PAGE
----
Fishermen, Beware

26.01.07

Categorie: Iran, Iraq |

The Bush administration has authorized the U.S. military to kill or capture Iranian operatives inside Iraq as part of an aggressive new strategy to weaken Tehran’s influence across the Middle East and compel it to give up its nuclear program, according to government and counterterrorism officials with direct knowledge of the effort.

So reports The Washington Post. There’s just one small problem: how do you tell who’s an Iranian agent? I addressed this problem in a recent piece at World Politics Watch:

British Army spokesman Maj. Charlie Burbridge stresses that there is not firm evidence of any direct Iranian meddling in southern Iraq. And British Army field commander Lt. Col. David Labouchere, whose 600 troops patrol Maysan, says that any Iranian influence is a result of a long and tragic history, one that coalition forces should understand before letting fears of Iranian infiltration influence policy.

For 4,000 years the Marsh Arabs have inhabited what is now southern Iraq. For much of that history they were ignored by the various governments that rose and fell in the region. The result is a xenophobic, deeply traditional society where tribal leaders are the highest authority — and where political borders are largely irrelevant.

Meaning they cross into Iran almost daily, often without even realizing it — or caring if they do. Their intents aren’t to smuggle in weapons or to undermine the Iraqi government, but to trade, fish and visit family and friends.

In 2005 I visited a Marsh Arab village to see for myself:

[kml_flashembed movie="http://www.youtube.com/v/1nX16zoqYFo" width="425" height="350" wmode="transparent" /]

[kml_flashembed movie="http://www.youtube.com/v/W7W-rNqhBVM" width="425" height="350" wmode="transparent" /]

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6 Responses to “Fishermen, Beware”

  1. [...] And don’t forget: there is still no direct evidence of state-sanctioned Iranian meddling in Iraq. If there is, our government hasn’t entrusted us with it. [...]

  2. [...] Assurances are nice, but in light of previous intelligence failures, I want to SEE this alleged evidence before we go confronting Iran over Iraq. There’s too much at stake here for us to just trust our government. Background here. No Comments so far Leave a comment RSS feed for comments on this post. TrackBack URI Leave a comment Line and paragraph breaks automatic, e-mail address never displayed, HTML allowed: <a href="" title=""> <abbr title=""> <acronym title=""> <b> <blockquote cite=""> <code> <em> <i> <strike> <strong> [...]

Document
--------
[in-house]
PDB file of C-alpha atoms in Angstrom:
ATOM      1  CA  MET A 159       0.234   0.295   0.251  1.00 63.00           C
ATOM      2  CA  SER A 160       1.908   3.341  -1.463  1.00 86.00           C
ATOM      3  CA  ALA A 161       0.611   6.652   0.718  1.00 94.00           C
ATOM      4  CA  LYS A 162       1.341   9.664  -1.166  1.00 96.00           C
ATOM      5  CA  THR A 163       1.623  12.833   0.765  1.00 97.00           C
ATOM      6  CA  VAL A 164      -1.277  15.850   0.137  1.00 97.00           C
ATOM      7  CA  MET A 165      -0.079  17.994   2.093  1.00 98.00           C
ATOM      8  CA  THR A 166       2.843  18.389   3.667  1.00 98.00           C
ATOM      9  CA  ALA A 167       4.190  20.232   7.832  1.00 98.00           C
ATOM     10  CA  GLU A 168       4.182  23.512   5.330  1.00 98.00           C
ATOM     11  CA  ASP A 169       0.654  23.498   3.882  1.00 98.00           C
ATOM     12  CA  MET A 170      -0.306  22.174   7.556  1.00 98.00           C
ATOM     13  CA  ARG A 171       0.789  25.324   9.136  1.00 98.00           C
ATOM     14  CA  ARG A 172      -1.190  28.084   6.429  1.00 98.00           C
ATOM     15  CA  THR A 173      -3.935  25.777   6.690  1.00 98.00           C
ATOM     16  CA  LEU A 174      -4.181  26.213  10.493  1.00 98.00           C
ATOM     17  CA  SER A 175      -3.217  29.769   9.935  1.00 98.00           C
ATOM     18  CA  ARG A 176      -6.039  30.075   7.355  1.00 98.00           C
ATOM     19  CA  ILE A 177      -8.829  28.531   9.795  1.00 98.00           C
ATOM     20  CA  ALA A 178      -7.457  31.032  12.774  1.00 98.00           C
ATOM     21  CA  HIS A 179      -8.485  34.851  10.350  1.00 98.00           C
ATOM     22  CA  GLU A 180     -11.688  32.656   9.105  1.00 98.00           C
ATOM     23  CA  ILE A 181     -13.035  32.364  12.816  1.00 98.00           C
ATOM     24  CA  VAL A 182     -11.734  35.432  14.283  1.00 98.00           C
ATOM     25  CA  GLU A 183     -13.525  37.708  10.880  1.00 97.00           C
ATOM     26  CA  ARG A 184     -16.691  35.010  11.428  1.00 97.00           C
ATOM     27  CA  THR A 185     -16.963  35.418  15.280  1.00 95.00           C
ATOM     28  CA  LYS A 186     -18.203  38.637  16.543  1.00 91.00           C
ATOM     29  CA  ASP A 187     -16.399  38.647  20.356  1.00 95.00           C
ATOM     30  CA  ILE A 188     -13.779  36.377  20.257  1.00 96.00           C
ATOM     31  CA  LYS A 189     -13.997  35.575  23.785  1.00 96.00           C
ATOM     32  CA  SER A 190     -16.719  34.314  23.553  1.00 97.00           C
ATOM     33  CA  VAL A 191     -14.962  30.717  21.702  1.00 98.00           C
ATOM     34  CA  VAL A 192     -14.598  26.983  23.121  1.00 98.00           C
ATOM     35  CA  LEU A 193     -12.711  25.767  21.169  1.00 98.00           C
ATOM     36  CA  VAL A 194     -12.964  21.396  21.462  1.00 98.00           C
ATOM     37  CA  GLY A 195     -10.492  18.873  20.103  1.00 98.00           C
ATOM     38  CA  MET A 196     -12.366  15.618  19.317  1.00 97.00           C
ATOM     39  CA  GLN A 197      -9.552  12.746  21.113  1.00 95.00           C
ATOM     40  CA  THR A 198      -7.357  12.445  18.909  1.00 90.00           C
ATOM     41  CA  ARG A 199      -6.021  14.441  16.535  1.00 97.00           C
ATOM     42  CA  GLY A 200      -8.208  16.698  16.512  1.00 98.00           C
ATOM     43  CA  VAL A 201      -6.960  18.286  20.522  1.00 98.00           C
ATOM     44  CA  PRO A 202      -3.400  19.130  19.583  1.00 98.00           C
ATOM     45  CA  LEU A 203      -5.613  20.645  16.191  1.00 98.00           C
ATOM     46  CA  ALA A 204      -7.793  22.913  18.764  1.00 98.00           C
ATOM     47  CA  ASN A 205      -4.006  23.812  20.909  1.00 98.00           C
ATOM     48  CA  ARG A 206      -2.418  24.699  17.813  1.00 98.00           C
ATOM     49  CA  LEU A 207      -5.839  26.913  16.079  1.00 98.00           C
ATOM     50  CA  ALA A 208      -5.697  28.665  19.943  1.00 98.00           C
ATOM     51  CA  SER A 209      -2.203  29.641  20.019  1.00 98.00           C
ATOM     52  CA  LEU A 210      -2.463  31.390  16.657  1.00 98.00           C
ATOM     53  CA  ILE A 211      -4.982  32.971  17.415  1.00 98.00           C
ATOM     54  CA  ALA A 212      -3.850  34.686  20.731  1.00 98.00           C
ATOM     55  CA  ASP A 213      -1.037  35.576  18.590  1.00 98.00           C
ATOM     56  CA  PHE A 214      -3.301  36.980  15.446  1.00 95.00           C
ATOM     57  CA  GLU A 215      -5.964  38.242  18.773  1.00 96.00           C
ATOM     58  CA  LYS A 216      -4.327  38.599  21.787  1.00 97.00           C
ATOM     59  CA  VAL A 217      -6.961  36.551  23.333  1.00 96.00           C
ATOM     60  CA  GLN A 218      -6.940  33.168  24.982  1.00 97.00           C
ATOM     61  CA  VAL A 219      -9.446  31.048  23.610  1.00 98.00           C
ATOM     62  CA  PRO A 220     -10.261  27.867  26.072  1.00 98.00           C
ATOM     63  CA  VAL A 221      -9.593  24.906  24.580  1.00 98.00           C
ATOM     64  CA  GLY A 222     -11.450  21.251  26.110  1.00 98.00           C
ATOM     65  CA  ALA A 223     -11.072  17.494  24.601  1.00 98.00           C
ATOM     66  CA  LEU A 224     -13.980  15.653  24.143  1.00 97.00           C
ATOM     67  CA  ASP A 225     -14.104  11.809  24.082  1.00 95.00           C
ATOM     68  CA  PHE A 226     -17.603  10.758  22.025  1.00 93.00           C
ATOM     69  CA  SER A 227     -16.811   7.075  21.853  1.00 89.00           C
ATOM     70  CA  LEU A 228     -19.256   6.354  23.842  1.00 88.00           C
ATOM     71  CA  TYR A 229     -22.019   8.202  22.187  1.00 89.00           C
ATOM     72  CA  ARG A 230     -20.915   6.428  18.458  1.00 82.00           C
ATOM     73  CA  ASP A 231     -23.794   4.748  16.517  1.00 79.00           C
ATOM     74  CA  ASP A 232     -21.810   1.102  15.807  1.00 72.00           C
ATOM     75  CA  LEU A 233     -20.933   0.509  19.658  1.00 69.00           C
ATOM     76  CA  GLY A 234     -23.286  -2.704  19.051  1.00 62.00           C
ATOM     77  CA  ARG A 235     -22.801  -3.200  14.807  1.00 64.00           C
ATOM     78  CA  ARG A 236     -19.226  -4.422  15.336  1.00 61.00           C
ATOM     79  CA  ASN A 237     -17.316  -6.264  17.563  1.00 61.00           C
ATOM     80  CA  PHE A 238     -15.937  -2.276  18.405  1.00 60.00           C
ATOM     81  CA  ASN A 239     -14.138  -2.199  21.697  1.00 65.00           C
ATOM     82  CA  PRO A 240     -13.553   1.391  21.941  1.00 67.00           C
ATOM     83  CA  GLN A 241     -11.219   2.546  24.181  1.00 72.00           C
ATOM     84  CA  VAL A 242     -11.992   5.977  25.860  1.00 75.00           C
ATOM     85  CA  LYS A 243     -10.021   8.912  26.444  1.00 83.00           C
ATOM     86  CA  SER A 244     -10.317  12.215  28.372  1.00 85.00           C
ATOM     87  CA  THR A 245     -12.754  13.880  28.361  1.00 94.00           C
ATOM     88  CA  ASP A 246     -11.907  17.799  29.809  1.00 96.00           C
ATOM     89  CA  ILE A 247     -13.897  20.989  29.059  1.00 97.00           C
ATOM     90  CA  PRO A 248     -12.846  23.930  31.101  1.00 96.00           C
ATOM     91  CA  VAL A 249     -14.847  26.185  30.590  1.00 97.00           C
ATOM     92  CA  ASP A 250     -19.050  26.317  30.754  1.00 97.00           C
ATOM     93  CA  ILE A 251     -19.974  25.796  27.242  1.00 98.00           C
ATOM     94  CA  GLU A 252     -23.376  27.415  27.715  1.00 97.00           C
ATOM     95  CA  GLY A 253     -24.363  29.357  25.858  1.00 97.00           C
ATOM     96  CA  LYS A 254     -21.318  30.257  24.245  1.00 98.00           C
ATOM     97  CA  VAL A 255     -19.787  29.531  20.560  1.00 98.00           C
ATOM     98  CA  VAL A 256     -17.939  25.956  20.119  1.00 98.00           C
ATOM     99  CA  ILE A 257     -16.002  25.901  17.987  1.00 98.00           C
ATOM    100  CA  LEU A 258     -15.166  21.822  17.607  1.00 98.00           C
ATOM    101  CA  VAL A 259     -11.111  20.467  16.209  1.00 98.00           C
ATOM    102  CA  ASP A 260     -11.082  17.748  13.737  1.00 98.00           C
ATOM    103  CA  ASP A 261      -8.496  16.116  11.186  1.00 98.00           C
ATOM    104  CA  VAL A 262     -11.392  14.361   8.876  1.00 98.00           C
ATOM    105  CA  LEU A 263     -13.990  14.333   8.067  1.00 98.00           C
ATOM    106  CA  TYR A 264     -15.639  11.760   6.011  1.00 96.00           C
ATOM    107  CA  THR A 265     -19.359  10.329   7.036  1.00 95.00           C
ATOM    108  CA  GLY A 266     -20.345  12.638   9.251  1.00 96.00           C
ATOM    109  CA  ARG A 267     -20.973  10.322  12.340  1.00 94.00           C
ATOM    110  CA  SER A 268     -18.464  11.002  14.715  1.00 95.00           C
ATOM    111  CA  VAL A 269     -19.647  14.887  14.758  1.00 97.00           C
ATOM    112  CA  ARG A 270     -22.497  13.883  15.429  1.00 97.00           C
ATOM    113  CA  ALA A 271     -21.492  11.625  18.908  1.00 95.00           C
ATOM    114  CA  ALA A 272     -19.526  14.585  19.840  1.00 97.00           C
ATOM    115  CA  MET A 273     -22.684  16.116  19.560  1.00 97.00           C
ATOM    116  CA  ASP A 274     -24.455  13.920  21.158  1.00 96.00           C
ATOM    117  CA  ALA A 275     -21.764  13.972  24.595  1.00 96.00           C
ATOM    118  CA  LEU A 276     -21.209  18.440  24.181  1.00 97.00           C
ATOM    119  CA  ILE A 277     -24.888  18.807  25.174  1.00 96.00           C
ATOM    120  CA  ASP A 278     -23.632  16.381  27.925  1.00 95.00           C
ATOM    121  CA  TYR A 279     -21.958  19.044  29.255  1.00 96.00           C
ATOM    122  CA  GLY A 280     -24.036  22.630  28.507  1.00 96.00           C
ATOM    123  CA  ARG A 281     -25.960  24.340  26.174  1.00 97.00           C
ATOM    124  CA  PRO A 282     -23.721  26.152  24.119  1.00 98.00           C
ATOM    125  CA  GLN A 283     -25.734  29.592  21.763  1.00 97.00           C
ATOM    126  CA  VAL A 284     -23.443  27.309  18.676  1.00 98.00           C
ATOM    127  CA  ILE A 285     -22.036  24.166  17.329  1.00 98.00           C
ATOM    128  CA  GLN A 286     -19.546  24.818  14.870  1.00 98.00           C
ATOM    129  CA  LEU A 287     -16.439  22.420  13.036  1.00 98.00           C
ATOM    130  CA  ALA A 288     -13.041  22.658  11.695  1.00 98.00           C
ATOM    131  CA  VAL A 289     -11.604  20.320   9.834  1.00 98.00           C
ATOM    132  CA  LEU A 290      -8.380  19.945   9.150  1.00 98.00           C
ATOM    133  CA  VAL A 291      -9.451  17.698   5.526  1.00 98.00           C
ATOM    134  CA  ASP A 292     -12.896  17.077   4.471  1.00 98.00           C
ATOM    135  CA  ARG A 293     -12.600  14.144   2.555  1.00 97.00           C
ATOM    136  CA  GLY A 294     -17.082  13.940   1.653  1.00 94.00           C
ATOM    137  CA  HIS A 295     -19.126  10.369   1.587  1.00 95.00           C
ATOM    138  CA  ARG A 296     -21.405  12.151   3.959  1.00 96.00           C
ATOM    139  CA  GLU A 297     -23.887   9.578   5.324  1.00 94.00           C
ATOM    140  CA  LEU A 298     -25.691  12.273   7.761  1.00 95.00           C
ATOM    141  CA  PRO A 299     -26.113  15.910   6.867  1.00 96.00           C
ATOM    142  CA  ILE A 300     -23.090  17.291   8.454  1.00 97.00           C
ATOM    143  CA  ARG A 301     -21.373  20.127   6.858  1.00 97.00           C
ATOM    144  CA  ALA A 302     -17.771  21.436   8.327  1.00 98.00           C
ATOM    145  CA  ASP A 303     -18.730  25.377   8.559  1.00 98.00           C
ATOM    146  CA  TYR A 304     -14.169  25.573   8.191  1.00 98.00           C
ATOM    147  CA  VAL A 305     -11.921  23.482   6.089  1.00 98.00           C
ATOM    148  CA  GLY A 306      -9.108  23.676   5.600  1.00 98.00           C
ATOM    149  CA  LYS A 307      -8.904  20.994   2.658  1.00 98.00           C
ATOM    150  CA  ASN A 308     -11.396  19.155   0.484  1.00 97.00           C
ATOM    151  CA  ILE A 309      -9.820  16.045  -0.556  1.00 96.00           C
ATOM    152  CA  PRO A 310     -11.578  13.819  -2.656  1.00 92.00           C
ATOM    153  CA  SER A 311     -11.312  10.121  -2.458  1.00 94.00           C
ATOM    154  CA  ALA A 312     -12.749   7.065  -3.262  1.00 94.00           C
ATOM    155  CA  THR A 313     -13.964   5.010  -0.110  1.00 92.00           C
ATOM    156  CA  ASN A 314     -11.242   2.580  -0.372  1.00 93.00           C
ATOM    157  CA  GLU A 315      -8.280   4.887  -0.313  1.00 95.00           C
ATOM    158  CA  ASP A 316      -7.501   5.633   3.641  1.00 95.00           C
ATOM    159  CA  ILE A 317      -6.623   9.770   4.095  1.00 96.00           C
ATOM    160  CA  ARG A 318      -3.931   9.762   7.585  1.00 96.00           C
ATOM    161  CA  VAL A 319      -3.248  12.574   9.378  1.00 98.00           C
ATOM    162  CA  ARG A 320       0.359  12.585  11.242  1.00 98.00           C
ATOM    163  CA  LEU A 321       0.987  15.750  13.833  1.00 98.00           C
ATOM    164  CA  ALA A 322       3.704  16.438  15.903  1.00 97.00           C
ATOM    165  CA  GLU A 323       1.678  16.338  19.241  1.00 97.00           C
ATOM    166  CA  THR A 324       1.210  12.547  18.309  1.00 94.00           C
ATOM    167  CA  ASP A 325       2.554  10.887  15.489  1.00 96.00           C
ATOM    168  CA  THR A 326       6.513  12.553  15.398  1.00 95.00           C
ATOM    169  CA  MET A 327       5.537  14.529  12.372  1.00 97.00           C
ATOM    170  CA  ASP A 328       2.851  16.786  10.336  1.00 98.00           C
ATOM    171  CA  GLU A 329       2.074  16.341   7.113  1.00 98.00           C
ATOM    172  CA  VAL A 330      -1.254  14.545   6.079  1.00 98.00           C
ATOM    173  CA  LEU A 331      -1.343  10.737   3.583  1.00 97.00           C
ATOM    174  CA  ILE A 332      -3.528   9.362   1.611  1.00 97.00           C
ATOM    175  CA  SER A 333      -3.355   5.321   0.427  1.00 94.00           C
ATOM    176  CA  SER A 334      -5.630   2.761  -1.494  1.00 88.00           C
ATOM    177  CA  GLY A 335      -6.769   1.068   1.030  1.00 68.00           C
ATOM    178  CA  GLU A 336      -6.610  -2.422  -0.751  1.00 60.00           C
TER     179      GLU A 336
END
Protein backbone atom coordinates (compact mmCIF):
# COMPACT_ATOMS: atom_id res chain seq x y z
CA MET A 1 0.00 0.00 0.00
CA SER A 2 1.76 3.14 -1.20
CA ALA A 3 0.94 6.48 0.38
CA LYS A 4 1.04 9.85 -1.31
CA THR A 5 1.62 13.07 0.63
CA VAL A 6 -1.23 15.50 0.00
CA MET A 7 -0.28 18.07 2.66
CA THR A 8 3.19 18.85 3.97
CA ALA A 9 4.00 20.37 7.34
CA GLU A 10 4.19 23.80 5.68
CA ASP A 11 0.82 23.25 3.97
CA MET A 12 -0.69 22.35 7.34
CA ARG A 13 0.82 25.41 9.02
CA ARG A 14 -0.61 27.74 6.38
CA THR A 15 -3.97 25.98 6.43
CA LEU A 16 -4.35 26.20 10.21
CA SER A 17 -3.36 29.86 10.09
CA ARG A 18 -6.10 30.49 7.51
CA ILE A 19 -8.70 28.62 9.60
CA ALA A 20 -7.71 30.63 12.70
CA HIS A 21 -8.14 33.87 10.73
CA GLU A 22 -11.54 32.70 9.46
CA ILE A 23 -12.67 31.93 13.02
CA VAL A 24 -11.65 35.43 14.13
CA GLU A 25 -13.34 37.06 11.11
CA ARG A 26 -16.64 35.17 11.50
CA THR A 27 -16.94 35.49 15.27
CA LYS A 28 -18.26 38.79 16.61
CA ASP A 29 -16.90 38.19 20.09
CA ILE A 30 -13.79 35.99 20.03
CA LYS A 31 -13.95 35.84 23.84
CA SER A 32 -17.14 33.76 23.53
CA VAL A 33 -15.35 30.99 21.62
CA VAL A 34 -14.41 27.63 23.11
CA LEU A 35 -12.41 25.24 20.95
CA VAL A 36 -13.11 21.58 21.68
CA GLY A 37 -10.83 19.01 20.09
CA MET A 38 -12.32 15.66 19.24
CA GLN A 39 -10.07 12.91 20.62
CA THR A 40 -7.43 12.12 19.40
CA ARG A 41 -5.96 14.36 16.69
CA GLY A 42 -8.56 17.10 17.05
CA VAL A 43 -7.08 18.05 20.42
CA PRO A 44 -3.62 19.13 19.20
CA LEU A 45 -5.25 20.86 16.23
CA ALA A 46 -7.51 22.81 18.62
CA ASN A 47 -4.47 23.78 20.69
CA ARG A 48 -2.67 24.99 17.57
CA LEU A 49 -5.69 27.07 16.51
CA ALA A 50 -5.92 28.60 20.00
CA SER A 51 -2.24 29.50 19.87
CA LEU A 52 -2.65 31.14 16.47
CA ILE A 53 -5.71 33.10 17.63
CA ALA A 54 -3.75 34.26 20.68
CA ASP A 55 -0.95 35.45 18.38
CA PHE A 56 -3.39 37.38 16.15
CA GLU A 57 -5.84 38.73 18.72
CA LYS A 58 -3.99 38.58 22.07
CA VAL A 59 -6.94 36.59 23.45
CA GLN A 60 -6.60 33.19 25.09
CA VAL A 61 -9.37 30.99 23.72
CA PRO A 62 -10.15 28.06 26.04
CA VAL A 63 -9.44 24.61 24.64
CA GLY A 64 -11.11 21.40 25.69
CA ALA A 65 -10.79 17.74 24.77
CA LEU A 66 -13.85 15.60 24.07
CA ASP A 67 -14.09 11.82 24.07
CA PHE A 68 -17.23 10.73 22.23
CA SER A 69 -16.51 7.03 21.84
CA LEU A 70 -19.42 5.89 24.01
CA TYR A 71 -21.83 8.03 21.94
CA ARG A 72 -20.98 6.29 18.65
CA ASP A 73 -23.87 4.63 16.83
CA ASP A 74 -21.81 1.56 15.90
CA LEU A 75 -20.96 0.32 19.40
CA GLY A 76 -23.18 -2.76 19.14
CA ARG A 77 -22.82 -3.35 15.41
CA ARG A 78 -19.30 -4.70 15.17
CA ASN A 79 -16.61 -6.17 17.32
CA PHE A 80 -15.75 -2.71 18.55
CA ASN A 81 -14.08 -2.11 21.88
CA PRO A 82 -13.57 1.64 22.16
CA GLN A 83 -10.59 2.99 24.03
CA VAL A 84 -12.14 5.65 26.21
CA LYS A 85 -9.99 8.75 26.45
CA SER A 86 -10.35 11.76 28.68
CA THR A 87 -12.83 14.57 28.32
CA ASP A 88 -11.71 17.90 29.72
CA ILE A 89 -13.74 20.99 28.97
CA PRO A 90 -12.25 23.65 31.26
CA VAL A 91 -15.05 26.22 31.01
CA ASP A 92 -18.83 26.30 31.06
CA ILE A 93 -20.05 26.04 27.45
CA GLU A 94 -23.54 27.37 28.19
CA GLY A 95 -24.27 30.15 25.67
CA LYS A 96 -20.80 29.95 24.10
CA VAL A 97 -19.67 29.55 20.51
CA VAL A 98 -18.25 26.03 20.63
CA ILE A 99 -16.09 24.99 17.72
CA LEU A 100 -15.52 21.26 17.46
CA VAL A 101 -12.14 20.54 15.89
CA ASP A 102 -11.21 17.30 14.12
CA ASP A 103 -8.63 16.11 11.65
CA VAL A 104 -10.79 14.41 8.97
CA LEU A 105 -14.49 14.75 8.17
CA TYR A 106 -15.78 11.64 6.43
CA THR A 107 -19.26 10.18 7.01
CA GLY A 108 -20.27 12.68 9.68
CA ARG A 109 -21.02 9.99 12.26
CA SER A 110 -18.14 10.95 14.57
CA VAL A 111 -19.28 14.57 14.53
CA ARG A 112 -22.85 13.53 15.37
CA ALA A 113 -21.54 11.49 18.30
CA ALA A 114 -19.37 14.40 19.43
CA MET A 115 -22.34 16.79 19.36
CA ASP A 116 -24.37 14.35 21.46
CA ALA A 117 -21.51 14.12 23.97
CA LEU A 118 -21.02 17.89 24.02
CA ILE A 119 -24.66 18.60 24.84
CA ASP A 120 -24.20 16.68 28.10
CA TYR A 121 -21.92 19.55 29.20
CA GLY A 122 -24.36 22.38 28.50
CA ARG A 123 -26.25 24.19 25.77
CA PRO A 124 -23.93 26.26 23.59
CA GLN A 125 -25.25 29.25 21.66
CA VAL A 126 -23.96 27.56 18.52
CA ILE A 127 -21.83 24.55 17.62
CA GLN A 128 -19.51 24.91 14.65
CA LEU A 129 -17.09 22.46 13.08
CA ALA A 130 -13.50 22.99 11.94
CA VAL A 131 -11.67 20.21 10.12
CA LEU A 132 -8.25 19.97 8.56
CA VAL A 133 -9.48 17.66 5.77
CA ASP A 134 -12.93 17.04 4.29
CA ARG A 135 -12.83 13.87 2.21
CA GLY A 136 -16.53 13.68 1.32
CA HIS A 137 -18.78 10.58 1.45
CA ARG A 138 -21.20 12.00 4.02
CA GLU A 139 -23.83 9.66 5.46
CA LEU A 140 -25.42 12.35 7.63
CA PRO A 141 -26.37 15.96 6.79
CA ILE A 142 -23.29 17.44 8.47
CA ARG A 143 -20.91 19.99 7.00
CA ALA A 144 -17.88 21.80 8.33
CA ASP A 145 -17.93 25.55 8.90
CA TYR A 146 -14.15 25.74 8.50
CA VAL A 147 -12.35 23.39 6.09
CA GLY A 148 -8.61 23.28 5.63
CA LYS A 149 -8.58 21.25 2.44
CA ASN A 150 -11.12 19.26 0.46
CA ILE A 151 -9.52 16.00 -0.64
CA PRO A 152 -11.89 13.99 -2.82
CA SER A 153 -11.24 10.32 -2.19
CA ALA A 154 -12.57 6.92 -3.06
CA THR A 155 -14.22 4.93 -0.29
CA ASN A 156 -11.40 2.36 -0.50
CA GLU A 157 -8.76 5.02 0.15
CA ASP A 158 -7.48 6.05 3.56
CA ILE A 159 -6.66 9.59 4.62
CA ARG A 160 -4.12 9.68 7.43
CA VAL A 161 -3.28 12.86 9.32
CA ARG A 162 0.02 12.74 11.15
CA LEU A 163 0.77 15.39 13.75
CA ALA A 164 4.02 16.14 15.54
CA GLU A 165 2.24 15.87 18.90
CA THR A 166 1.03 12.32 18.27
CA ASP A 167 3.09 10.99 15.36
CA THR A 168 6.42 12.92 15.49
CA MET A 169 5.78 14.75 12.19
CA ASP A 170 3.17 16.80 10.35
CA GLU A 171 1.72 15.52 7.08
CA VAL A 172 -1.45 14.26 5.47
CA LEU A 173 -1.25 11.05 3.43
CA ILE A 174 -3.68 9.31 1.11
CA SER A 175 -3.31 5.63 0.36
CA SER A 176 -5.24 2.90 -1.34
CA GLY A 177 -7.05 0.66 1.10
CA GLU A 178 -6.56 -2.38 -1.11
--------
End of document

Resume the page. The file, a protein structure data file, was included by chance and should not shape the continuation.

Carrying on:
3. [...] Three years ago eight British sailors and Marines were seized while delivering boats to Iraqi forces on the Shatt Al Arab waterway in southern Iraq. Last week it happened again: 15 Brits were grabbed by Iranian gunboat crews after completing a boarding operation. I resisted posting about this before because, quite honestly, I figured the captives would’ve been released by now. Last time, the Iranians caved after just three days. But it looks like our Persian pals are going all the way this time: the kidnapped Brits have been taken to Tehran. This thing is rapidly escalating into a major diplomatic crisis. At its root, however, its a cartographic problem. The border between Iran and southern Iraq is poorly mapped and, in places, contested. This has created all sorts of problems for tribal residents who’ve been accused of being Iranian agents after they were caught unwittingly crossing the border while fishing.   [...]

  4. [...] Related: Starving Iran’s F-14s Fears of Iranian meddling in Iraq overblown? How to smuggle arms No Comments so far Leave a comment RSS feed for comments on this post. TrackBack URI Leave a comment Line and paragraph breaks automatic, e-mail address never displayed, HTML allowed: <a href="" title=""> <abbr title=""> <acronym title=""> <b> <blockquote cite=""> <code> <em> <i> <strike> <strong> [...]

  5. [...] That’s SecDef Robert Gates, quoted by Fred Kaplan in Slate. Gates’ comments “suggested what an interesting — perhaps even great — secretary of defense he might have become, if only he had more time and a less dreadful mess to clean up,” that mess being Iraq, of course, and the Administration’s provoking of Iran. [...]

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